In addition to his insights and his memorable poetry, Shakespeare is widely credited with inventing many words and phrases that can’t be found further back in the historical record. But perhaps he’s been given too much credit as an originator of words and phrases. Dr. David McInnis, a Shakespeare lecturer at the University of Melbourne, says some of this fallacy is due to the Oxford English Dictionary’s early editors being “biased” towards Shakespeare, ignoring previous uses of certain phrases. Examples of phrases originally attributed to the Bard that can be found earlier include wild-goose chase and it’s Greek to me, according to McInnis’s research.
“So, did Shakespeare really invent all those words? No, not really. He invented some; more usually he came up with the most memorable combinations or uses; and frequently we can find earlier uses that the Oxford English Dictionary simply hasn’t cited yet. Shakespeare’s talent lies in his insights into human nature, his ability to tell great tales, his creation of wonderful characters – not just in any ability he may or may not have to coin new words,” McInnis explains to the Guardian.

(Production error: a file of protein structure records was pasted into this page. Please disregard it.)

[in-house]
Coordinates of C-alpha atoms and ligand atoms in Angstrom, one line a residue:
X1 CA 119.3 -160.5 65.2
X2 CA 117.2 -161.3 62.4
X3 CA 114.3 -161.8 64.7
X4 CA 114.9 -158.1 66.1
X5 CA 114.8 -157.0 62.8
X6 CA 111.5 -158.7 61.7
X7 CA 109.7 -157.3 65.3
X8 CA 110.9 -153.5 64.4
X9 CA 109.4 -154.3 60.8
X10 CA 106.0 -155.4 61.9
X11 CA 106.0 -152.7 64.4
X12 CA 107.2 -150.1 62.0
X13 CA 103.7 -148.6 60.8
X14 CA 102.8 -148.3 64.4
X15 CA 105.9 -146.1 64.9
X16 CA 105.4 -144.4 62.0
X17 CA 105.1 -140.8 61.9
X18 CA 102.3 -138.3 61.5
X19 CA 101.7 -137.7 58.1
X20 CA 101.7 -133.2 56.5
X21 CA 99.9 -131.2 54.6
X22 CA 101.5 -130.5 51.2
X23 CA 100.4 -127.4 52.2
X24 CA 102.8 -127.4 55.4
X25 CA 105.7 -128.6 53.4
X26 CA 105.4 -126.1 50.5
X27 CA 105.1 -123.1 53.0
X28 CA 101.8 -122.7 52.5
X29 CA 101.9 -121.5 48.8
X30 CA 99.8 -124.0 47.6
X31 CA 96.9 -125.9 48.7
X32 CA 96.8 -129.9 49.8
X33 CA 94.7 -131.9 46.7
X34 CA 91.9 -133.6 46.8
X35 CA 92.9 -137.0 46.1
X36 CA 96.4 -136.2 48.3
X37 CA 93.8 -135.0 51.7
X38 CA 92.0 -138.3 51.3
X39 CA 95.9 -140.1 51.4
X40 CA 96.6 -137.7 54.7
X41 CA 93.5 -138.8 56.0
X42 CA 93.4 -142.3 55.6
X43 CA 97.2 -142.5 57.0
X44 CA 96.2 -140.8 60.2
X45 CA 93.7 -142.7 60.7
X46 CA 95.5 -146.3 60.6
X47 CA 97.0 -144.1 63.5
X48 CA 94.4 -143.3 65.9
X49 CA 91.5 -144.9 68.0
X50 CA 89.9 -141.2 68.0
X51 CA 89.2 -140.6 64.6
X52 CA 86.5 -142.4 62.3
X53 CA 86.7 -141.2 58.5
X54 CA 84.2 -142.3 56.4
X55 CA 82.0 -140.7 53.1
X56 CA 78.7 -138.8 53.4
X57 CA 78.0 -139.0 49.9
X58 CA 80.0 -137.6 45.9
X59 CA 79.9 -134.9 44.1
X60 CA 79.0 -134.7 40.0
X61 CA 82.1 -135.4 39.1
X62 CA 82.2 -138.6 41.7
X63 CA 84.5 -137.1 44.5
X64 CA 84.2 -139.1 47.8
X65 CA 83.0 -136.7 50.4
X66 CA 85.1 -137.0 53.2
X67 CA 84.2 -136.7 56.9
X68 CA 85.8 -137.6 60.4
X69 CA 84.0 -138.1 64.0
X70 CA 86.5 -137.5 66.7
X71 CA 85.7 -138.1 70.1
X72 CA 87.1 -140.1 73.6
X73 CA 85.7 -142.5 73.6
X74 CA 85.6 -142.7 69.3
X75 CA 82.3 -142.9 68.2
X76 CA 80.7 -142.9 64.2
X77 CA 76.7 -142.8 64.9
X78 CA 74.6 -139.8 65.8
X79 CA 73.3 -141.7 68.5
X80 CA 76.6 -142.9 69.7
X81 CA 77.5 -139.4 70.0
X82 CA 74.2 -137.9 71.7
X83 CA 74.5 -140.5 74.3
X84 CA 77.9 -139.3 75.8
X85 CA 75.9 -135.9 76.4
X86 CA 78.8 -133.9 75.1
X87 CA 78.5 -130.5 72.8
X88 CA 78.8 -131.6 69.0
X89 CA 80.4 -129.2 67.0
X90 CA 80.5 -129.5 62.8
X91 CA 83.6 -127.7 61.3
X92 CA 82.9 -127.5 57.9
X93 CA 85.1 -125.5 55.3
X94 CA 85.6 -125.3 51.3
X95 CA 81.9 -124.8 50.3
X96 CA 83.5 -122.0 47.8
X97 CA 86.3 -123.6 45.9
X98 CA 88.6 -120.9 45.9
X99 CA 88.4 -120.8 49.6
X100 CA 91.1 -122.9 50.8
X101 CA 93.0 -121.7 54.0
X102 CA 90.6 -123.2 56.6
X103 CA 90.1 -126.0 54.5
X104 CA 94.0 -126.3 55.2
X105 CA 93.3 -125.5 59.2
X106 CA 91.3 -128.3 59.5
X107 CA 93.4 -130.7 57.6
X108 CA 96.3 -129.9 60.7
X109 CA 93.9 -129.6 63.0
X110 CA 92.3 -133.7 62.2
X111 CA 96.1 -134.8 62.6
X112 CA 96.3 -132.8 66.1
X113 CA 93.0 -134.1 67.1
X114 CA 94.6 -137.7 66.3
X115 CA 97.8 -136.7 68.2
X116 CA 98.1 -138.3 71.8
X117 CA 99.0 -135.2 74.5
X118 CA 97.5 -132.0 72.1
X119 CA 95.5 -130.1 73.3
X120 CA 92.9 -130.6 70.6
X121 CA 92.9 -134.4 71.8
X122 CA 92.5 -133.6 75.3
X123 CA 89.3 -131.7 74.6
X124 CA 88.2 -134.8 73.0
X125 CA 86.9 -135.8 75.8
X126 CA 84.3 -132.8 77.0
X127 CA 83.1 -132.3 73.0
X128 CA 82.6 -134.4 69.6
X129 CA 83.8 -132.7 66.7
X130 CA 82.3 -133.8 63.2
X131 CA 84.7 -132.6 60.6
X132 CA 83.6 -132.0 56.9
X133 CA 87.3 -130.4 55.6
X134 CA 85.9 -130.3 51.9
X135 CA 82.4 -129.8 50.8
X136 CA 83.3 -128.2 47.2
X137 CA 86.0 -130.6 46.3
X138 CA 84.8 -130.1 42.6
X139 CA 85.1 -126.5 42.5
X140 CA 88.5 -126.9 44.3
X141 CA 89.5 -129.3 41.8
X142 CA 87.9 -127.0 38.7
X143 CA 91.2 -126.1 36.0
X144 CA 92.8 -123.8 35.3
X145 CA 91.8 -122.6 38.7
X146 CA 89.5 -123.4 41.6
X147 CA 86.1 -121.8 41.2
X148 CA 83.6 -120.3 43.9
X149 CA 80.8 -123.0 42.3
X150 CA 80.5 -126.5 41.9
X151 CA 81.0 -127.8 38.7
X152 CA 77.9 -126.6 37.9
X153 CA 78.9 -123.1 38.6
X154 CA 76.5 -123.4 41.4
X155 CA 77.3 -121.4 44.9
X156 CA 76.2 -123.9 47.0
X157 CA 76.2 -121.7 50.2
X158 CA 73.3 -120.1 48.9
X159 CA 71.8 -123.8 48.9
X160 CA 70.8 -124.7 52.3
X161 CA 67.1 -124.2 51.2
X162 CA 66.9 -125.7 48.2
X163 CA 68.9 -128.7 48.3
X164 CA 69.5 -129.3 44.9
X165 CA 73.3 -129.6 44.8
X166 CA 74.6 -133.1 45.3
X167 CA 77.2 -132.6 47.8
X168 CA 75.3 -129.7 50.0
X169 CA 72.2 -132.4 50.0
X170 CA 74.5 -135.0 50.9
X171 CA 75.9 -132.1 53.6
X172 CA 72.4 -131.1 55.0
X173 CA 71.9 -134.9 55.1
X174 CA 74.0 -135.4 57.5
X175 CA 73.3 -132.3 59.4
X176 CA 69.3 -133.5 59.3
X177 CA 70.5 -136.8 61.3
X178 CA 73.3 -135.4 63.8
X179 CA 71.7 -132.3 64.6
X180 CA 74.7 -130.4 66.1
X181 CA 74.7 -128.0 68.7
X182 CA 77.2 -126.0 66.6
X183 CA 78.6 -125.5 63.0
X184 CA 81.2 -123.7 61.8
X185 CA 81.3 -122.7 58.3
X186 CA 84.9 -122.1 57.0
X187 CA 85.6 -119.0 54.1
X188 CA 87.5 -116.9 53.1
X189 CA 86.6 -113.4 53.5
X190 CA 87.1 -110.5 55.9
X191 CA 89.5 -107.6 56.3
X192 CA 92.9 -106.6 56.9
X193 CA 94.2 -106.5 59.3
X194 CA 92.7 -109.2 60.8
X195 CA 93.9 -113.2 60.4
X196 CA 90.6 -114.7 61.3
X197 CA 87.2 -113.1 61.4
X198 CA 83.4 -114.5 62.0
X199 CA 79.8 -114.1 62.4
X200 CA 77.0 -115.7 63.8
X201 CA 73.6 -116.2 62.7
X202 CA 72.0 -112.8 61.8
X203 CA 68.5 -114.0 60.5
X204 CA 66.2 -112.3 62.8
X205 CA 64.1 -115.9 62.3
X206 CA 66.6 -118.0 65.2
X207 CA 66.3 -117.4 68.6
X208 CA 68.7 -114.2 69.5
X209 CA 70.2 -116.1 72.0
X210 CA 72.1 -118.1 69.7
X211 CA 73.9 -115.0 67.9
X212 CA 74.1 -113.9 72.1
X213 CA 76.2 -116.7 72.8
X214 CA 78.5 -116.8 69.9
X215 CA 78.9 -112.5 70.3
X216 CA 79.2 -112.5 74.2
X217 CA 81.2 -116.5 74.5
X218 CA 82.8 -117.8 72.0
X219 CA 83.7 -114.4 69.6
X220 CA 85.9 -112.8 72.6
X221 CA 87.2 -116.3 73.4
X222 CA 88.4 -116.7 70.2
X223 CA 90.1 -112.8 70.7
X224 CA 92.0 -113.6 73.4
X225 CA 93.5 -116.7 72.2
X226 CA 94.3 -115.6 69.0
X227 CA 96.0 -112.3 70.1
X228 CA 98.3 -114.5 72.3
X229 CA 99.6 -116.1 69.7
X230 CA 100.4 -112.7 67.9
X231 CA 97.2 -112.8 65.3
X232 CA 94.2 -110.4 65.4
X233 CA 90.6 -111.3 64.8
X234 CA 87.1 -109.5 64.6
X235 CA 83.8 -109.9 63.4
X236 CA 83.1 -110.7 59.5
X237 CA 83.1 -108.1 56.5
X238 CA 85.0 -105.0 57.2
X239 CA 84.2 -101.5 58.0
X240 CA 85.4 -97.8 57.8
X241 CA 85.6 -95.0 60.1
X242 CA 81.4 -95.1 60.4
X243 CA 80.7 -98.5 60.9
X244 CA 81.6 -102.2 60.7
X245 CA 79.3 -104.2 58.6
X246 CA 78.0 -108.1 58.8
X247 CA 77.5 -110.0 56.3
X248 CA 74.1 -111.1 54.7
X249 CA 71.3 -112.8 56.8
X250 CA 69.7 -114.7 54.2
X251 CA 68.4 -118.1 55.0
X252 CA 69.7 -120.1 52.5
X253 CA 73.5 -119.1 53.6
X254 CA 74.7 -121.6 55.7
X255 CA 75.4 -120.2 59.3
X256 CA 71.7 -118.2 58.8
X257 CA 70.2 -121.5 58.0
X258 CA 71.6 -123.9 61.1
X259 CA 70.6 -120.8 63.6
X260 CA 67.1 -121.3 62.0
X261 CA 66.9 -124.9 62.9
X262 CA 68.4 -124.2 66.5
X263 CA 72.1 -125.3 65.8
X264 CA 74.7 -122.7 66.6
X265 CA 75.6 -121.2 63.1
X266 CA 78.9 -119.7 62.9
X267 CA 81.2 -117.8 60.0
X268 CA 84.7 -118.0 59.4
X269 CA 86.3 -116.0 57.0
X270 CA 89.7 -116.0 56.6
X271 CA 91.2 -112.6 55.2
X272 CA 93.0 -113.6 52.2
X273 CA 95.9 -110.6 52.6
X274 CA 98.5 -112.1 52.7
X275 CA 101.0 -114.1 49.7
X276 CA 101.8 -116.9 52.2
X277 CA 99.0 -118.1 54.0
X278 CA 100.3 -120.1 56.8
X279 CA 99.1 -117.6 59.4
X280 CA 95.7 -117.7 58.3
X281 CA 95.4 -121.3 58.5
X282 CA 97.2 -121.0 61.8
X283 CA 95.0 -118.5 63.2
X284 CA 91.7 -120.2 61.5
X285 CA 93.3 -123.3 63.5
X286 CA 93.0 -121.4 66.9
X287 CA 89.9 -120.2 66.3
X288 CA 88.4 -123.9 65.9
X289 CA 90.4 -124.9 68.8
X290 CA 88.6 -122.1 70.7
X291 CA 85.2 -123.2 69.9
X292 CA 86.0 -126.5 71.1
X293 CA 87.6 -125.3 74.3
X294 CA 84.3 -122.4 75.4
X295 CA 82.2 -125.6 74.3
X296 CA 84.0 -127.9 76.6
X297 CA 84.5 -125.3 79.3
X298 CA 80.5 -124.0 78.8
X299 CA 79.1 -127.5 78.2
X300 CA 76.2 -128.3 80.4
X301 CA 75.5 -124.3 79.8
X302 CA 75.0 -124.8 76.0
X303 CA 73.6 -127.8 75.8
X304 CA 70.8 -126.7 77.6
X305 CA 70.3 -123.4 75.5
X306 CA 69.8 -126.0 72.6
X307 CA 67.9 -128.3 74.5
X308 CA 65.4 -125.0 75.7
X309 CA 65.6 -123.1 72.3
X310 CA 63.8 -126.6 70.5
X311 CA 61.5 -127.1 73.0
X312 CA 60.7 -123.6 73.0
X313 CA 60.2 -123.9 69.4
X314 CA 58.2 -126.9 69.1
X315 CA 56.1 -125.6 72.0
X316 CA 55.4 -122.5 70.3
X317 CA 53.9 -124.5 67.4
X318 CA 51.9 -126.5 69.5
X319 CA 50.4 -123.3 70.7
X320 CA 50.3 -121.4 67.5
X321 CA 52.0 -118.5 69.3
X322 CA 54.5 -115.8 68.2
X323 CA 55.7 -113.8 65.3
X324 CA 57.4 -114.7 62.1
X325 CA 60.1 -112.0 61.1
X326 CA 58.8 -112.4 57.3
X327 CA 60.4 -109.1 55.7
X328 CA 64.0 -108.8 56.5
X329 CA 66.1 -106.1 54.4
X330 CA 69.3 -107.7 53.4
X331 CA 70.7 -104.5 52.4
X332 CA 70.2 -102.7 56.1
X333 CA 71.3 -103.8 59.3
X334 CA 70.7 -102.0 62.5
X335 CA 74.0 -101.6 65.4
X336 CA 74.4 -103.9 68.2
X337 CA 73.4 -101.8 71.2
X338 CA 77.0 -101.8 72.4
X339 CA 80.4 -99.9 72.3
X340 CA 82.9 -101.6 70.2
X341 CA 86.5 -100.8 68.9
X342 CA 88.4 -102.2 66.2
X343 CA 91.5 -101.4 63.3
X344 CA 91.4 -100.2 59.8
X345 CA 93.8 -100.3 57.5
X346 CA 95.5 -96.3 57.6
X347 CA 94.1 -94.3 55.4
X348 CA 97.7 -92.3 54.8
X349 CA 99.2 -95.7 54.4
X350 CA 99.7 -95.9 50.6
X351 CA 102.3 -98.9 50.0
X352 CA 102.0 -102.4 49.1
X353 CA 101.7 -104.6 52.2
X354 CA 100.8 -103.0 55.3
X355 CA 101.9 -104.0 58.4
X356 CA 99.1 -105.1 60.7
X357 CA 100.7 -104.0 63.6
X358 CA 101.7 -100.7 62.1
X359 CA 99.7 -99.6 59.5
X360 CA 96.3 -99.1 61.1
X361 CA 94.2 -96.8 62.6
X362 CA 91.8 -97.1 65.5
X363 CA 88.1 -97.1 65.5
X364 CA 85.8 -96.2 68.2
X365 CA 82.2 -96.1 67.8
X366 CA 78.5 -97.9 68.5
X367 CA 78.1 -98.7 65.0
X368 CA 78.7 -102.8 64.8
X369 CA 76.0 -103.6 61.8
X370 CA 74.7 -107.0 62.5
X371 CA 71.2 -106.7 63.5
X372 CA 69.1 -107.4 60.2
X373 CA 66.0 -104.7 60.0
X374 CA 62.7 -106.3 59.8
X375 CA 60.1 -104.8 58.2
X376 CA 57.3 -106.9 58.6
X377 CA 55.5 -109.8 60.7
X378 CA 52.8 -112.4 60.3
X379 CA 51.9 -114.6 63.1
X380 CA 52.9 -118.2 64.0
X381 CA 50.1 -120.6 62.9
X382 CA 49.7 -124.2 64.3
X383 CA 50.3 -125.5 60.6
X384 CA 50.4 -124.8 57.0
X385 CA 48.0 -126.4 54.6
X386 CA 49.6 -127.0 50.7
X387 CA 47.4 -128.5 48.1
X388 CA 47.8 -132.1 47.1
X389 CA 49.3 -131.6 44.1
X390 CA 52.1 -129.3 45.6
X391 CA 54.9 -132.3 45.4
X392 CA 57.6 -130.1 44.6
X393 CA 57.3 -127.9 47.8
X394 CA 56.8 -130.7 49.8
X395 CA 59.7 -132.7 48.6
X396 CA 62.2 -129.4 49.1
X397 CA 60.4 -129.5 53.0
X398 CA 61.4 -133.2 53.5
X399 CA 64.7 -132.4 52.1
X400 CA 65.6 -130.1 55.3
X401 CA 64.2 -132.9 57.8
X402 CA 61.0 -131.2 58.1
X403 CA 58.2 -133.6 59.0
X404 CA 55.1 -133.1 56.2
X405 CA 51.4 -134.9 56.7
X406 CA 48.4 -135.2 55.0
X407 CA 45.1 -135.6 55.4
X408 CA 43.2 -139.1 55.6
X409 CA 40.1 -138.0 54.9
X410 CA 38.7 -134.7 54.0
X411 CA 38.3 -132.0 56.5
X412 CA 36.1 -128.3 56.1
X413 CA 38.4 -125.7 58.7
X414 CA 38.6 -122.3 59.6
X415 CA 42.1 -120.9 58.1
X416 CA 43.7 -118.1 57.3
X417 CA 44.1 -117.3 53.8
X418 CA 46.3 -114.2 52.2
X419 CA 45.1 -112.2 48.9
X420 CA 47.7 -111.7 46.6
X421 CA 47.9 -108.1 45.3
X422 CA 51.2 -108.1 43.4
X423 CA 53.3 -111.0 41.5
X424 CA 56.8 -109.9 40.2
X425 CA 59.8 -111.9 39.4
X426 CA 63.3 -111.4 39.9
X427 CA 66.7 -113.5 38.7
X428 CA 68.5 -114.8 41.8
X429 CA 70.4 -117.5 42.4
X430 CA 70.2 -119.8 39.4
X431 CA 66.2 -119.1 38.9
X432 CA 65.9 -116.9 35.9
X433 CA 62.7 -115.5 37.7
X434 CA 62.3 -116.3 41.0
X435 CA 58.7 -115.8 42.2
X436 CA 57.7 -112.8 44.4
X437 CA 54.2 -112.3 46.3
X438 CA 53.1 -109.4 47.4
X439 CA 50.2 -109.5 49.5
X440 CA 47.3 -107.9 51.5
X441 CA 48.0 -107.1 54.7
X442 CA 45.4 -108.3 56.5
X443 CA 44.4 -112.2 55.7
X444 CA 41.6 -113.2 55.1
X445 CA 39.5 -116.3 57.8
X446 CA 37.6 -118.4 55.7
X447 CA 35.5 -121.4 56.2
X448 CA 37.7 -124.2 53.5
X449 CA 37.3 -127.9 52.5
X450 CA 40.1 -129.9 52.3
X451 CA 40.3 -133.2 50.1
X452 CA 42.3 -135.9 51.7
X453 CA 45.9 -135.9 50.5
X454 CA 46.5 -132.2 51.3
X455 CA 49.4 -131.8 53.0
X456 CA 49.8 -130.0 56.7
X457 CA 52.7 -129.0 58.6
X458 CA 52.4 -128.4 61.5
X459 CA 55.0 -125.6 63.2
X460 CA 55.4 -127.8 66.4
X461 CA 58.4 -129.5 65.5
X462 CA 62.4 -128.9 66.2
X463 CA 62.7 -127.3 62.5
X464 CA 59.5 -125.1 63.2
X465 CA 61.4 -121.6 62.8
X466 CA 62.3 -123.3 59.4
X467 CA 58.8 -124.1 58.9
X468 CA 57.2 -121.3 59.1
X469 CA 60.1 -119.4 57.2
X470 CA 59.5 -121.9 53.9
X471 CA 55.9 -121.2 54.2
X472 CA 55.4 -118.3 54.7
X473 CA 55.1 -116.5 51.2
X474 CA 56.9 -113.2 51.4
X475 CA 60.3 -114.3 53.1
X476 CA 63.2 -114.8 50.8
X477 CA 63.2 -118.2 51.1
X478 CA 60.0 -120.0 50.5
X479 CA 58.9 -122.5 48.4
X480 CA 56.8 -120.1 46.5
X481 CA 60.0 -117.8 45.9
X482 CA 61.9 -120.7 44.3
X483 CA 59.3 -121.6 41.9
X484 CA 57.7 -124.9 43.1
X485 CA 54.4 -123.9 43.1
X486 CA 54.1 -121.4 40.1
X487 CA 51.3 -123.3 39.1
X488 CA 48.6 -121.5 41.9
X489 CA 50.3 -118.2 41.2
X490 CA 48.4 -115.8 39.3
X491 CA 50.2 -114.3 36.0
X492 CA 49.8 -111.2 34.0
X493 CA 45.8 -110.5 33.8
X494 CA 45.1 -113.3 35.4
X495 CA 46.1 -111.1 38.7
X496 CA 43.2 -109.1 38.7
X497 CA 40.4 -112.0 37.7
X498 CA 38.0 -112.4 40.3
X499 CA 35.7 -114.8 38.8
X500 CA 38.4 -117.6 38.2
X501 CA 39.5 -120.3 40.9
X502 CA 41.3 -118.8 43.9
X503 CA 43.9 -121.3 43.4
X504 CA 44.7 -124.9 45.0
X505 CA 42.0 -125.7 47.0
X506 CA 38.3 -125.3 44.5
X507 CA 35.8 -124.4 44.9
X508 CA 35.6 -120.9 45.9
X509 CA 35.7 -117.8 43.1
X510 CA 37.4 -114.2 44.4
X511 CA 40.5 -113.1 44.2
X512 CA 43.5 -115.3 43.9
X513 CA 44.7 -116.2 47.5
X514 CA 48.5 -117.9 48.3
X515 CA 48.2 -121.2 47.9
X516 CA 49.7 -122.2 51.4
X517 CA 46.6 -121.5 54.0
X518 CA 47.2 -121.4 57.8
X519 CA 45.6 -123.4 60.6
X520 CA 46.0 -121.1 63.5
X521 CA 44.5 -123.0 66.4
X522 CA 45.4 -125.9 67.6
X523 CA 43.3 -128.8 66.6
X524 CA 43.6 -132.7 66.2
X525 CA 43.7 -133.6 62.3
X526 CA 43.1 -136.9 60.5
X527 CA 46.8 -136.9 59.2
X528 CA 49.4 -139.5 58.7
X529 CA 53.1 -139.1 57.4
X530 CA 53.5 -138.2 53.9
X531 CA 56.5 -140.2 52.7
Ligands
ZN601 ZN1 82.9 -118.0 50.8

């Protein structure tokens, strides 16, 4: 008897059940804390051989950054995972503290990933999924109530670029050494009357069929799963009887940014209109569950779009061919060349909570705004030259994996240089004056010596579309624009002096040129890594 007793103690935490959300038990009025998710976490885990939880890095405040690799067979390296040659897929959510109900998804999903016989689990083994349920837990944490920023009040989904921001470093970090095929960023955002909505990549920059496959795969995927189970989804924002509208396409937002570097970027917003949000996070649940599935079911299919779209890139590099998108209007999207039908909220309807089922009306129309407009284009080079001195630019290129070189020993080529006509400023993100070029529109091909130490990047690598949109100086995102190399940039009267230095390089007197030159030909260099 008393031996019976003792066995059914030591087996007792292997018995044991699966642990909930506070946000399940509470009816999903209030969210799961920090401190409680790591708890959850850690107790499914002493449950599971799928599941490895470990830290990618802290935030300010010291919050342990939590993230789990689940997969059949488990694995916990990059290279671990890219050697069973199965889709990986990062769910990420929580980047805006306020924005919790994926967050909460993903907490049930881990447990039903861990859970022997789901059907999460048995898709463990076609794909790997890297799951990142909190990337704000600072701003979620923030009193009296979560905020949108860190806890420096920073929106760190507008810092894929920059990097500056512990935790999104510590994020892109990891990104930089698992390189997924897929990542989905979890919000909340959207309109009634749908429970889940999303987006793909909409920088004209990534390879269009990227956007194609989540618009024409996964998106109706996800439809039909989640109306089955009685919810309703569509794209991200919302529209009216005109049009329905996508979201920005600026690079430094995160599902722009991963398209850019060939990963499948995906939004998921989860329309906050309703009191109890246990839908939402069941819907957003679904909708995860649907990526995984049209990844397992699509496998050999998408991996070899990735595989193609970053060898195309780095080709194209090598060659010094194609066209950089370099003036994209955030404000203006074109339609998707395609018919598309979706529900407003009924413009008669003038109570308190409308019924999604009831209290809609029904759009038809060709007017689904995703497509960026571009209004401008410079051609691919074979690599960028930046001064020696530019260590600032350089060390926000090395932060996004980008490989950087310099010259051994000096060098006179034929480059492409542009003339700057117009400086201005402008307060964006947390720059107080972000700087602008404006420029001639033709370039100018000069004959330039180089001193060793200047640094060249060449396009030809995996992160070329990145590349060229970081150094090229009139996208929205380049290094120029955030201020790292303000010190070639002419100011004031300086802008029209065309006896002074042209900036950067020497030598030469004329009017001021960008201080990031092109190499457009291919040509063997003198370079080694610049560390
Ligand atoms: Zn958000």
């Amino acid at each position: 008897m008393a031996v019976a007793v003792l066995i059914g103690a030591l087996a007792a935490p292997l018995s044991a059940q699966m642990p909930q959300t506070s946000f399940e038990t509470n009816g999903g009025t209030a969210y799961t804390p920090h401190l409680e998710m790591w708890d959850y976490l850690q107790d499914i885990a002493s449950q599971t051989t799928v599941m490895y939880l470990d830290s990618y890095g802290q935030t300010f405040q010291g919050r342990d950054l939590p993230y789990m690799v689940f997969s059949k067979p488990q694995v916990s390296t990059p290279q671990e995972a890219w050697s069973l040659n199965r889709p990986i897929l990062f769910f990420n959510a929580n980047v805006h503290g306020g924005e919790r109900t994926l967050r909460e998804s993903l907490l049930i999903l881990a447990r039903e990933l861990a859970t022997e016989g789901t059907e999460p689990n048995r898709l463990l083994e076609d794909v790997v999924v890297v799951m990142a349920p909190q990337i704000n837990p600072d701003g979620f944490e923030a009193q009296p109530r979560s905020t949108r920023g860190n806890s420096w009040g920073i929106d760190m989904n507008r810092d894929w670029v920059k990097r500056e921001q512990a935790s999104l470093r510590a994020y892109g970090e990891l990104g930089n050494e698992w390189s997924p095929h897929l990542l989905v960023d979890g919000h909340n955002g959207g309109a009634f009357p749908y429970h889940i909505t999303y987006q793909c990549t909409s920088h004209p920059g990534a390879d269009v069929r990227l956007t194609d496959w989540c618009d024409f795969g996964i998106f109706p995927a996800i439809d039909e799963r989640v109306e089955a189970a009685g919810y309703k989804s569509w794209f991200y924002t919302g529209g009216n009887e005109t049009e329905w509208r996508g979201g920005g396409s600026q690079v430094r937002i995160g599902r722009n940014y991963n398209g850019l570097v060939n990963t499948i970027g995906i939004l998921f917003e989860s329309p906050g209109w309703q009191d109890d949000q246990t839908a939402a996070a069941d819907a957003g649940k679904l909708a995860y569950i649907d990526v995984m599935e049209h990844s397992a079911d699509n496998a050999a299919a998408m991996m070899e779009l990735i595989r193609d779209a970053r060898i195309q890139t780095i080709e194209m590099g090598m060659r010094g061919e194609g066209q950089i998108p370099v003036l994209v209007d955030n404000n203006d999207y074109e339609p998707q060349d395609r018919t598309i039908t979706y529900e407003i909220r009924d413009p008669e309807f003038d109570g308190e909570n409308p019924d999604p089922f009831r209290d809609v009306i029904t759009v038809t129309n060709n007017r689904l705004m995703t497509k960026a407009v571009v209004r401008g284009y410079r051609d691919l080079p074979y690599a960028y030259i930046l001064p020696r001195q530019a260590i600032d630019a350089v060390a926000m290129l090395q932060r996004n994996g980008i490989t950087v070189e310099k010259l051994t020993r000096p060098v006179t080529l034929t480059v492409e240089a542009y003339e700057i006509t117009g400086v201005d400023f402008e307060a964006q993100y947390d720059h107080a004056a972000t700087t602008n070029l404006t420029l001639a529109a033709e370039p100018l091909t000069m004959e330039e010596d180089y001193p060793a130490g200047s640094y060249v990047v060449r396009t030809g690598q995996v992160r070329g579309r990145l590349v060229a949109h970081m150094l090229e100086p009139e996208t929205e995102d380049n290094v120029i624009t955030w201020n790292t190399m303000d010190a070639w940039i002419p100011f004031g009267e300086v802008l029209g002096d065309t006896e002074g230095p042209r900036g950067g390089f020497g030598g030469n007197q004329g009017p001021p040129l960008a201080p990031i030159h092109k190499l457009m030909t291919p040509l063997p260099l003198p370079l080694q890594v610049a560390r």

For his part, the OED’s spokesperson acknowledged much of this to be true, and announced its own work towards revising some of these attributions, essentially coming to the same conclusion:
These reveal a wealth of evidence unseen by the dictionary’s original editors (who from the outset accepted any kind of text, literary or not, as valid evidence)…As part of the process, we have uncovered earlier evidence for many words and phrases previously attributed to Shakespeare.
Don’t worry about Shakespeare’s legacy, though: he’s still the forefather of the entire canon in English.